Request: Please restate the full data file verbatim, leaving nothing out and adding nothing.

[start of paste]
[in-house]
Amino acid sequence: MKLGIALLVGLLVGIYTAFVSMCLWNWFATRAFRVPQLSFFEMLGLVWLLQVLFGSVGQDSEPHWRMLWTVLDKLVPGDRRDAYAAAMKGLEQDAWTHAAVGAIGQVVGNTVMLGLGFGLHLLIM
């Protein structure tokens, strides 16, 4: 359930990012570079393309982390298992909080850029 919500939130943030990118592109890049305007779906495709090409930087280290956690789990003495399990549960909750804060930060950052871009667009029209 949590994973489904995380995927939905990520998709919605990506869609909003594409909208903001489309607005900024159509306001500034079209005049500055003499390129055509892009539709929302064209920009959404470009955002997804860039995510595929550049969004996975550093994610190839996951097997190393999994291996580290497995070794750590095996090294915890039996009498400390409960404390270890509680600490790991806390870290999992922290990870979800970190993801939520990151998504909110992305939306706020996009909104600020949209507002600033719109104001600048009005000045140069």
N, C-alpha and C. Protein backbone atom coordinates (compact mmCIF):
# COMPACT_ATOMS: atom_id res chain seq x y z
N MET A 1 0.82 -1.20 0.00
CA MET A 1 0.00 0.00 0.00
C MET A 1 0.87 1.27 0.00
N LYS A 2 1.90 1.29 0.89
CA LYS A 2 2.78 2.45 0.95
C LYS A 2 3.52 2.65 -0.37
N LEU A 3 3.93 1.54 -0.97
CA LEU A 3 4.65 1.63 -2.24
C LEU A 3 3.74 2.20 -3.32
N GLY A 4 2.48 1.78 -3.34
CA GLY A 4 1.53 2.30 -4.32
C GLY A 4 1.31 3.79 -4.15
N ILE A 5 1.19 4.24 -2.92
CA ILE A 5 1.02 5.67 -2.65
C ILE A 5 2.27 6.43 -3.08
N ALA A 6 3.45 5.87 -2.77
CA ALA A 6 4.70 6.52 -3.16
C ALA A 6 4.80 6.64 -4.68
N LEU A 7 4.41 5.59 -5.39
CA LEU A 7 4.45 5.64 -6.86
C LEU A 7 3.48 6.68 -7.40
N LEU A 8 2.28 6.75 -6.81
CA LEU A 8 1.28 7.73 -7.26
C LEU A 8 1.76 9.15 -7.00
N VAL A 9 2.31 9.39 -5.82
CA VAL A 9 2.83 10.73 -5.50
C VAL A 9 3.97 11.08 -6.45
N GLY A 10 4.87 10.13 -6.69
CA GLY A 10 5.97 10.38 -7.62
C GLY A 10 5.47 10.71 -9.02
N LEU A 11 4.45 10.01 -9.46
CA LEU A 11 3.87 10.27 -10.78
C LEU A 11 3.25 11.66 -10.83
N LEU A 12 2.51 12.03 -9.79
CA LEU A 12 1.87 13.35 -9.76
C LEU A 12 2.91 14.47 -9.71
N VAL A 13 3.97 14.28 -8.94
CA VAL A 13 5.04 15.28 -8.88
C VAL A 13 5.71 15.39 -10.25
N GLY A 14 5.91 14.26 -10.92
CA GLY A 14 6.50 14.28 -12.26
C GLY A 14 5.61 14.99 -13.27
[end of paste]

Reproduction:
[in-house]
Amino acid sequence: MKLGIALLVGLLVGIYTAFVSMCLWNWFATRAFRVPQLSFFEMLGLVWLLQVLFGSVGQDSEPHWRMLWTVLDKLVPGDRRDAYAAAMKGLEQDAWTHAAVGAIGQVVGNTVMLGLGFGLHLLIM
């Protein structure tokens, strides 16, 4: 359930990012570079393309982390298992909080850029 919500939130943030990118592109890049305007779906495709090409930087280290956690789990003495399990549960909750804060930060950052871009667009029209 949590994973489904995380995927939905990520998709919605990506869609909003594409909208903001489309607005900024159509306001500034079209005049500055003499390129055509892009539709929302064209920009959404470009955002997804860039995510595929550049969004996975550093994610190839996951097997190393999994291996580290497995070794750590095996090294915890039996009498400390409960404390270890509680600490790991806390870290999992922290990870979800970190993801939520990151998504909110992305939306706020996009909104600020949209507002600033719109104001600048009005000045140069």
N, C-alpha and C. Protein backbone atom coordinates (compact mmCIF):
# COMPACT_ATOMS: atom_id res chain seq x y z
N MET A 1 0.82 -1.20 0.00
CA MET A 1 0.00 0.00 0.00
C MET A 1 0.87 1.27 0.00
N LYS A 2 1.90 1.29 0.89
CA LYS A 2 2.78 2.45 0.95
C LYS A 2 3.52 2.65 -0.37
N LEU A 3 3.93 1.54 -0.97
CA LEU A 3 4.65 1.63 -2.24
C LEU A 3 3.74 2.20 -3.32
N GLY A 4 2.48 1.78 -3.34
CA GLY A 4 1.53 2.30 -4.32
C GLY A 4 1.31 3.79 -4.15
N ILE A 5 1.19 4.24 -2.92
CA ILE A 5 1.02 5.67 -2.65
C ILE A 5 2.27 6.43 -3.08
N ALA A 6 3.45 5.87 -2.77
CA ALA A 6 4.70 6.52 -3.16
C ALA A 6 4.80 6.64 -4.68
N LEU A 7 4.41 5.59 -5.39
CA LEU A 7 4.45 5.64 -6.86
C LEU A 7 3.48 6.68 -7.40
N LEU A 8 2.28 6.75 -6.81
CA LEU A 8 1.28 7.73 -7.26
C LEU A 8 1.76 9.15 -7.00
N VAL A 9 2.31 9.39 -5.82
CA VAL A 9 2.83 10.73 -5.50
C VAL A 9 3.97 11.08 -6.45
N GLY A 10 4.87 10.13 -6.69
CA GLY A 10 5.97 10.38 -7.62
C GLY A 10 5.47 10.71 -9.02
N LEU A 11 4.45 10.01 -9.46
CA LEU A 11 3.87 10.27 -10.78
C LEU A 11 3.25 11.66 -10.83
N LEU A 12 2.51 12.03 -9.79
CA LEU A 12 1.87 13.35 -9.76
C LEU A 12 2.91 14.47 -9.71
N VAL A 13 3.97 14.28 -8.94
CA VAL A 13 5.04 15.28 -8.88
C VAL A 13 5.71 15.39 -10.25
N GLY A 14 5.91 14.26 -10.92
CA GLY A 14 6.50 14.28 -12.26
C GLY A 14 5.61 14.99 -13.27